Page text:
On a not entirely unrelated note, even if you have no interest in economics, be sure and read Noam Nisan's post on the differences in the theoretical CS and Econ communities.
Economists and game theorists take their models much more seriously and literally than computer scientists do. While an economists’ model should correspond to some real phenomena, a CS model should correspond to a host of unknown future situations. A CS reader is more willing to take the leap of imagination between the model as stated and various unknown future scenarios. In compensation, the CS reader expects a take-away that transcends the model, often found in the form of mathematical depth. An economics reader is much more skeptical of a model and demands specific justification, but on the other hand, mathematical depth is not seen as a feature but rather as a nuisance to be buried in the appendix.I made a similar point in a question during the panel session at the Cornell Workshop last week, that proofs dominate most CS theory talks but Econ theory talks rarely mention them. The micro-economists quickly claimed they care just as much about proofs but Noam does capture a major difference of emphasis between our communities. But I disagree with Noam on the importance of the proof over the model.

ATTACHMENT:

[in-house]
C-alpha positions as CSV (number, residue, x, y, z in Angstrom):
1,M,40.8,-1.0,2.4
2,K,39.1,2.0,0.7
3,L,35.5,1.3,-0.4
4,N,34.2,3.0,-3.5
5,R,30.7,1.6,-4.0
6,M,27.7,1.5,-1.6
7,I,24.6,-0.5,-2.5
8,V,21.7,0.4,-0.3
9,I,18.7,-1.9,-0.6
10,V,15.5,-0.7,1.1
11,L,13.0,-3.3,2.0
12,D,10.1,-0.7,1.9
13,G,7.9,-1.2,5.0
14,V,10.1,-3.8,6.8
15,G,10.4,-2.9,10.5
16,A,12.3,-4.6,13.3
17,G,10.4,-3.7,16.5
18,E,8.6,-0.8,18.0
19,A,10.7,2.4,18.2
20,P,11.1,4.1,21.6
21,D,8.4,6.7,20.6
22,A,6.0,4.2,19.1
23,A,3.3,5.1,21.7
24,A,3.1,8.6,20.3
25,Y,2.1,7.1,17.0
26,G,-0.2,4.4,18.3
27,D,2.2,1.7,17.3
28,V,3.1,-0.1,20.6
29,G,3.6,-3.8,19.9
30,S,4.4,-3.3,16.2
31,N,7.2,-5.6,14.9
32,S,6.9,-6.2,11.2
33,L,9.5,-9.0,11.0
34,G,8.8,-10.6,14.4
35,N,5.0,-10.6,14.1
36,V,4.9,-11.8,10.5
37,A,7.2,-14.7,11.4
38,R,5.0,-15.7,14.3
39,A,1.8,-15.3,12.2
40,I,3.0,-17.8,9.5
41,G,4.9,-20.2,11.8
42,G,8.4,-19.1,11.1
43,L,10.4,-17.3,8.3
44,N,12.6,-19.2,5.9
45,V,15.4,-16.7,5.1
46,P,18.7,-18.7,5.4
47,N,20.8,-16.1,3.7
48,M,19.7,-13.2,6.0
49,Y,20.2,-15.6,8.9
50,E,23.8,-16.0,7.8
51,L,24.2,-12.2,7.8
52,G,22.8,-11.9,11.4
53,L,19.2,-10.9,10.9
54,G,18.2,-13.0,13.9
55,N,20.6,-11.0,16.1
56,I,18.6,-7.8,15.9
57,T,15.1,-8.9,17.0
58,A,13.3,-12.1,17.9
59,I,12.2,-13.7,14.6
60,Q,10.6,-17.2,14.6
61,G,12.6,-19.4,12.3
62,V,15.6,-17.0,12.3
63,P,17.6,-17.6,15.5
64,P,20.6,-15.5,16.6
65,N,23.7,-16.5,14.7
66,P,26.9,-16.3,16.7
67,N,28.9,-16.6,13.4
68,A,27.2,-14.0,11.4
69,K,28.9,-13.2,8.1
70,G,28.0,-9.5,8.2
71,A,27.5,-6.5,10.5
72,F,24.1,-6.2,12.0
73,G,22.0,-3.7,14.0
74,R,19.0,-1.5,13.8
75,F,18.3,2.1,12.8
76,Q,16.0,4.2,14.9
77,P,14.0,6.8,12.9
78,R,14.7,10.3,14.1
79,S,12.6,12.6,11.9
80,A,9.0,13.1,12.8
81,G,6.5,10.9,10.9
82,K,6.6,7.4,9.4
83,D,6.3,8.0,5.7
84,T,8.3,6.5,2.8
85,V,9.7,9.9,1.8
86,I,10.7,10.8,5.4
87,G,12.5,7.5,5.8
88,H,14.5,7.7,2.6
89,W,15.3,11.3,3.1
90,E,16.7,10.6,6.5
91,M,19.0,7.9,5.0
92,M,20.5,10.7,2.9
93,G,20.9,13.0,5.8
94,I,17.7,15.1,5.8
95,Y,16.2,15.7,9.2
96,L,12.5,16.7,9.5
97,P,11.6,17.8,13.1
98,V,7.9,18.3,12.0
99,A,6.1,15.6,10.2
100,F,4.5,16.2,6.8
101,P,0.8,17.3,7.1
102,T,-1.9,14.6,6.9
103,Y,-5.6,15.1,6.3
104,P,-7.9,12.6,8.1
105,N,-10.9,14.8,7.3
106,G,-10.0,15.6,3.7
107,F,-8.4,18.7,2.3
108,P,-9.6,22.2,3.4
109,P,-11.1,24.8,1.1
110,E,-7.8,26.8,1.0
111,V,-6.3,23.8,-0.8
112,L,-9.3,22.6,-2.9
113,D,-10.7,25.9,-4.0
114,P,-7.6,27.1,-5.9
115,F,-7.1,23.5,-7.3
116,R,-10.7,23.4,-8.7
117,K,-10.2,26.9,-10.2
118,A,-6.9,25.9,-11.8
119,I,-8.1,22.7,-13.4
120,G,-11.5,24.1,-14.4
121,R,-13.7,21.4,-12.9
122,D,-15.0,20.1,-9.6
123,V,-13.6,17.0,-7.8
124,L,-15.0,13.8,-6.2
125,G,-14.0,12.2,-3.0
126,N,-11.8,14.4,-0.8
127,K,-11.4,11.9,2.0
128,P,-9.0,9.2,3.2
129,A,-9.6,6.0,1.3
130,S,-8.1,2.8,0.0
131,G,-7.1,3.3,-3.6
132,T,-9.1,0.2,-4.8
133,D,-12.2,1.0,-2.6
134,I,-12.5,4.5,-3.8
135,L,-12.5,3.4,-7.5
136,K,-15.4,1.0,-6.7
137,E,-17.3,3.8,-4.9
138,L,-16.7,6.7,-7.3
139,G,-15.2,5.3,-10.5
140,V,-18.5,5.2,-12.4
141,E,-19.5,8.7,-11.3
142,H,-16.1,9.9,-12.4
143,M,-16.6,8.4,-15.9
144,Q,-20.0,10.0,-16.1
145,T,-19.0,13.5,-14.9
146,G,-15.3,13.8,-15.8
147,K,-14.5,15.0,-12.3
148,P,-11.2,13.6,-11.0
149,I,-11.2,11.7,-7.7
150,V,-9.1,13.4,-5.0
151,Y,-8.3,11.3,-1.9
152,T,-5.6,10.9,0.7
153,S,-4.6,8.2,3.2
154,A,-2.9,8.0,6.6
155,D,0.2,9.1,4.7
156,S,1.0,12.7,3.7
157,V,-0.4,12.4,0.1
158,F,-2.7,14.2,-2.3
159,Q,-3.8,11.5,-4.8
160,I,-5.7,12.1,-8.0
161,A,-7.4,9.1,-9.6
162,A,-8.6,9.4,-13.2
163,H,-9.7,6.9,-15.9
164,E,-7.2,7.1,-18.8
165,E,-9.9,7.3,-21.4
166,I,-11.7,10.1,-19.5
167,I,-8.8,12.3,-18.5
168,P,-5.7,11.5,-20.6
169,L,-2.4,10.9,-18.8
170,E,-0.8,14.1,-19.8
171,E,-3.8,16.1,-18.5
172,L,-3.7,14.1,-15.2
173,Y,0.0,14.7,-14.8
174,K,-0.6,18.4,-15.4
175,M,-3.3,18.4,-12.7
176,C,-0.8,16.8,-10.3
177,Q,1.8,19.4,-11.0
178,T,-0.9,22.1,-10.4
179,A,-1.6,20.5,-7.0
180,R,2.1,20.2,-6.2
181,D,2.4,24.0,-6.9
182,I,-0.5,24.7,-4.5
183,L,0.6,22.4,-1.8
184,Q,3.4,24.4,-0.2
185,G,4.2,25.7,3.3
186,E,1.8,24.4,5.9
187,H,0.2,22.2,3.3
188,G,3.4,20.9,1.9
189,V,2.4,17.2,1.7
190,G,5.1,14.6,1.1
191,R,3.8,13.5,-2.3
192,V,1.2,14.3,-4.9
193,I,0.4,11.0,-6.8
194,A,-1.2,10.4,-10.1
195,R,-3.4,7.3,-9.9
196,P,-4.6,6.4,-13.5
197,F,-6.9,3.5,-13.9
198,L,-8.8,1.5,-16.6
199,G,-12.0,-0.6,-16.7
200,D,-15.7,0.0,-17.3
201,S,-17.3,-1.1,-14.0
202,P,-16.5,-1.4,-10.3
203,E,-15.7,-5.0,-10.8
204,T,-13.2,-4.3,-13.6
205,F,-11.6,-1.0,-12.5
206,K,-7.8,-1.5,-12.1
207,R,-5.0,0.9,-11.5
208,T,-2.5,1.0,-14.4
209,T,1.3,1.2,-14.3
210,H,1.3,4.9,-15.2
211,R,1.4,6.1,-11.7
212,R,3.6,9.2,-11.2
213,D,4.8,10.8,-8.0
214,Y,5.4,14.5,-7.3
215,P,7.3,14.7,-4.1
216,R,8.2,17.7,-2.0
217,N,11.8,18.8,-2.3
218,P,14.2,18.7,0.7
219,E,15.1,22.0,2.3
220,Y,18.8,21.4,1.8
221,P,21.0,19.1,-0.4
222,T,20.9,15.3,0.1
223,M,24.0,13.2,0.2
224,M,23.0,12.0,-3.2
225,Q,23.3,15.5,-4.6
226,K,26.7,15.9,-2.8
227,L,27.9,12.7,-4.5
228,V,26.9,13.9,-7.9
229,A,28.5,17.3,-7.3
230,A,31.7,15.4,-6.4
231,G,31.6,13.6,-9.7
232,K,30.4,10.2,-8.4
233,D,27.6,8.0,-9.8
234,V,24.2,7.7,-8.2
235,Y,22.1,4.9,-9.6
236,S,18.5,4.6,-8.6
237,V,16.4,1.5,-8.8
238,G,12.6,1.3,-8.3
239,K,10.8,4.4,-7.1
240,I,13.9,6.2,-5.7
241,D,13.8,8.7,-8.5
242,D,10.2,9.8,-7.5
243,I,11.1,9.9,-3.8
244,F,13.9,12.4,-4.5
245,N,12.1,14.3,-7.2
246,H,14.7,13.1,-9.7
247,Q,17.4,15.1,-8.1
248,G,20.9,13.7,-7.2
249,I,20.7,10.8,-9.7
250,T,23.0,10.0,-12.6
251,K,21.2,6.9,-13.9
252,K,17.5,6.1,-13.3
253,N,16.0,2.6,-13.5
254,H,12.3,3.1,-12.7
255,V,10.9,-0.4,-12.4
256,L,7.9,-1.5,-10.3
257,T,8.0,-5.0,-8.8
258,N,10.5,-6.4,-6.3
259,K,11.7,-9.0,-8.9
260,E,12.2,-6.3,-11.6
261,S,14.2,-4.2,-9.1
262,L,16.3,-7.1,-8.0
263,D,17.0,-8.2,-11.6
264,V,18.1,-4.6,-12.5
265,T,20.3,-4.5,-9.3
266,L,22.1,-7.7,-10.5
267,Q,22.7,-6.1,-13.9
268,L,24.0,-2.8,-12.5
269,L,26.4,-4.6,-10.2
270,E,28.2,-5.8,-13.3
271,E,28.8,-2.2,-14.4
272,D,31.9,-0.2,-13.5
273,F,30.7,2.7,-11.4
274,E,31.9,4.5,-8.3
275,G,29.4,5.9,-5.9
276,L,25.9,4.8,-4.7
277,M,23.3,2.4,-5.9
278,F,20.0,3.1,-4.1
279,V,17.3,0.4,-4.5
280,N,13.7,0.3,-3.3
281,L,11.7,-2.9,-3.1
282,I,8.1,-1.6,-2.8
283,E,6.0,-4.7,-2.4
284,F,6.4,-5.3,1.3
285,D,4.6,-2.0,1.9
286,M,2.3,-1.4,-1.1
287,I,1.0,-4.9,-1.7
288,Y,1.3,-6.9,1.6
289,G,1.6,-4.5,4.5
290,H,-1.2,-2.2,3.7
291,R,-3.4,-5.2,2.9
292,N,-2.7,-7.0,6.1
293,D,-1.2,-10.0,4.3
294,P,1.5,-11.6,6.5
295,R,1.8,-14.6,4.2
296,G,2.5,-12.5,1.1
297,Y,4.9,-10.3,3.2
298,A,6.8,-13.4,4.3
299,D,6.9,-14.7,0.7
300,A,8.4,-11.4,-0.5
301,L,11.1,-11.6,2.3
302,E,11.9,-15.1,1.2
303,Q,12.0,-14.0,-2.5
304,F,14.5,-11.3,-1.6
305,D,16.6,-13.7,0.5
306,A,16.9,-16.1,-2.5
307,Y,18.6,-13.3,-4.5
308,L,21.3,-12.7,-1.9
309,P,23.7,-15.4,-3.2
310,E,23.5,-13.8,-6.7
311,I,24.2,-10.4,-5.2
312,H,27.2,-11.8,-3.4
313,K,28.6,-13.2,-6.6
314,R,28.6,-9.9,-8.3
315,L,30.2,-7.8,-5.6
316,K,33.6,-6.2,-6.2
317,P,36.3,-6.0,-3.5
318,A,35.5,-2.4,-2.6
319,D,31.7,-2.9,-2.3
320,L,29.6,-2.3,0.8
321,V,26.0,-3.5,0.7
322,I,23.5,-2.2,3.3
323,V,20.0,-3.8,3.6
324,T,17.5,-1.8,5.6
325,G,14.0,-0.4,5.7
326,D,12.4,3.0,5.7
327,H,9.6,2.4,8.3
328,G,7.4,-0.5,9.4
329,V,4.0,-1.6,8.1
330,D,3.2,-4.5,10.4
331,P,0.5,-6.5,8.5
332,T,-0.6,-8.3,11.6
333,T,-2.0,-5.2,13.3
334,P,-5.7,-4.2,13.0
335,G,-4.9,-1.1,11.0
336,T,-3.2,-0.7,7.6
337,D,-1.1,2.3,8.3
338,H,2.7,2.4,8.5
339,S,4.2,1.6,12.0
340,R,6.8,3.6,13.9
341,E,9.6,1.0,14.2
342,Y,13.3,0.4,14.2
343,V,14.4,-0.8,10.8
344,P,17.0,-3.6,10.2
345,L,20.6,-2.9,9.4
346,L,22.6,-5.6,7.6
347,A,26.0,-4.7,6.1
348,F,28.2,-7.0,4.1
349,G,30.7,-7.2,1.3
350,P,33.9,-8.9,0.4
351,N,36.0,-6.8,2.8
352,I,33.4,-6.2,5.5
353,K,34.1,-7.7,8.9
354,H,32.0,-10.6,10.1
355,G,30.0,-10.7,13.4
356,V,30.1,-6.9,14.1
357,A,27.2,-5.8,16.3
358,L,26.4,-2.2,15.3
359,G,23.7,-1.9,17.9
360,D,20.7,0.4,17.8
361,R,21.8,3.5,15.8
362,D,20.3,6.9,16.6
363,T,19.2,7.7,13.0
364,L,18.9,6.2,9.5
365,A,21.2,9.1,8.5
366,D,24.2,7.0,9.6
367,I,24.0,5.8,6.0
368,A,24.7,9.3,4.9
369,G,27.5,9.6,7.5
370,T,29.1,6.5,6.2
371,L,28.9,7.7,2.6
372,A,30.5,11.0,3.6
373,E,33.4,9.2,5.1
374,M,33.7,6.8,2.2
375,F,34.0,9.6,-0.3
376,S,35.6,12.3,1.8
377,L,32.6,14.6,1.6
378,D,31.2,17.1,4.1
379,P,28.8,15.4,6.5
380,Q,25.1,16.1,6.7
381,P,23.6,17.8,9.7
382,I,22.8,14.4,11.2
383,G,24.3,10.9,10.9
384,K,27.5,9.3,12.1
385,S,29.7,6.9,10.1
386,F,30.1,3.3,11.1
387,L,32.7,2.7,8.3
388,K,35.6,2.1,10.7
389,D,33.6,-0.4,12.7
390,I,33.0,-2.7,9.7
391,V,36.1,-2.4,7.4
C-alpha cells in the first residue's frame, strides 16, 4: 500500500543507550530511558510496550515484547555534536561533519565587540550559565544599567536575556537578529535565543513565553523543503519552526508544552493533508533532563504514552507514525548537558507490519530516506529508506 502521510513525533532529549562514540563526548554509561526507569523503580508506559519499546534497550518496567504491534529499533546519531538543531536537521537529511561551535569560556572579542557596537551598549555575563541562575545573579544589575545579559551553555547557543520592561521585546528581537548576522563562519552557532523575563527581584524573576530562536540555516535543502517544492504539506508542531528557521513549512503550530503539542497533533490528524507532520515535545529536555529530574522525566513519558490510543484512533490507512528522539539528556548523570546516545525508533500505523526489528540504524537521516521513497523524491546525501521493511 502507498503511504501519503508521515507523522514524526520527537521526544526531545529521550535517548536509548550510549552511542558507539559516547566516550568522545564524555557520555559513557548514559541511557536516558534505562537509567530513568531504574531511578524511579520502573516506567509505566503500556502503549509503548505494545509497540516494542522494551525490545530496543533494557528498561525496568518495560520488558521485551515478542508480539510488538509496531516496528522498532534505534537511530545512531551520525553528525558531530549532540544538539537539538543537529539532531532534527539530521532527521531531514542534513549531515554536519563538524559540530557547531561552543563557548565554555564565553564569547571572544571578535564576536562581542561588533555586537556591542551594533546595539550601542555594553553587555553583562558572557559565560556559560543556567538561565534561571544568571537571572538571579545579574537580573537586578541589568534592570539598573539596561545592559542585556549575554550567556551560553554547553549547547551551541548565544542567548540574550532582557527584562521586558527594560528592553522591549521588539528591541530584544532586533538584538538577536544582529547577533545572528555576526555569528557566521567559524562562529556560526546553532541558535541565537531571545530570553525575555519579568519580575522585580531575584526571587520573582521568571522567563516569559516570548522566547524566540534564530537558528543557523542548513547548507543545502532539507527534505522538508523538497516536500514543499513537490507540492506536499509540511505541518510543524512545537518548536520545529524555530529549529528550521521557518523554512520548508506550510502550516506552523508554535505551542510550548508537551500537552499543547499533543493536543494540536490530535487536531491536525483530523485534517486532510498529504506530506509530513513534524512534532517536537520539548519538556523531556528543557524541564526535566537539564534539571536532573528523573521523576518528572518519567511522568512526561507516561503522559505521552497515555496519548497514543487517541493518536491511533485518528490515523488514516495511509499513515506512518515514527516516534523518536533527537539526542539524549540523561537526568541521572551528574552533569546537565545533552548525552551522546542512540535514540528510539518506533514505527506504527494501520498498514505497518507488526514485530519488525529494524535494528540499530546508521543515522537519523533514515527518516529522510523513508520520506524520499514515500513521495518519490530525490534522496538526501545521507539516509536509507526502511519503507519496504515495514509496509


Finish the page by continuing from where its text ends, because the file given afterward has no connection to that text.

Our focus on proofs is not inherent in theoretical computer science. CS theory grew initially out of the logic community and initially focused more on models and results than deeper mathematical proofs in the first couple of decades of the field. As the field started drawing more diverse mathematicians (particularly with the combinatorialists in the 80's) we slowly started to see a trend towards using proofs as a major yardstick in measuring the quality of a paper. Our conference systems exacerbates this process: With so many strong submissions to major conferences, it's easier to find faults in new models than in deep mathematical proofs.
We have more sophisticated mathematical techniques in TCS because we reward these techniques causing a feed-back loop. Doesn't make us any more forward looking just less relevant.
My talk at the workshop described a new model for handling complexity in games, and described a theorem without giving a proof. The actual proof (with Rahul Santhanam, write-up in progress) is messy but not technically deep. Muthu called the presentation a "quintessential" theory talk, a code-word for "old-fashioned". I'll take that as a compliment.
Panos Ipeirotis and Rakesh Vohra also have takes on the difference between econ and CS.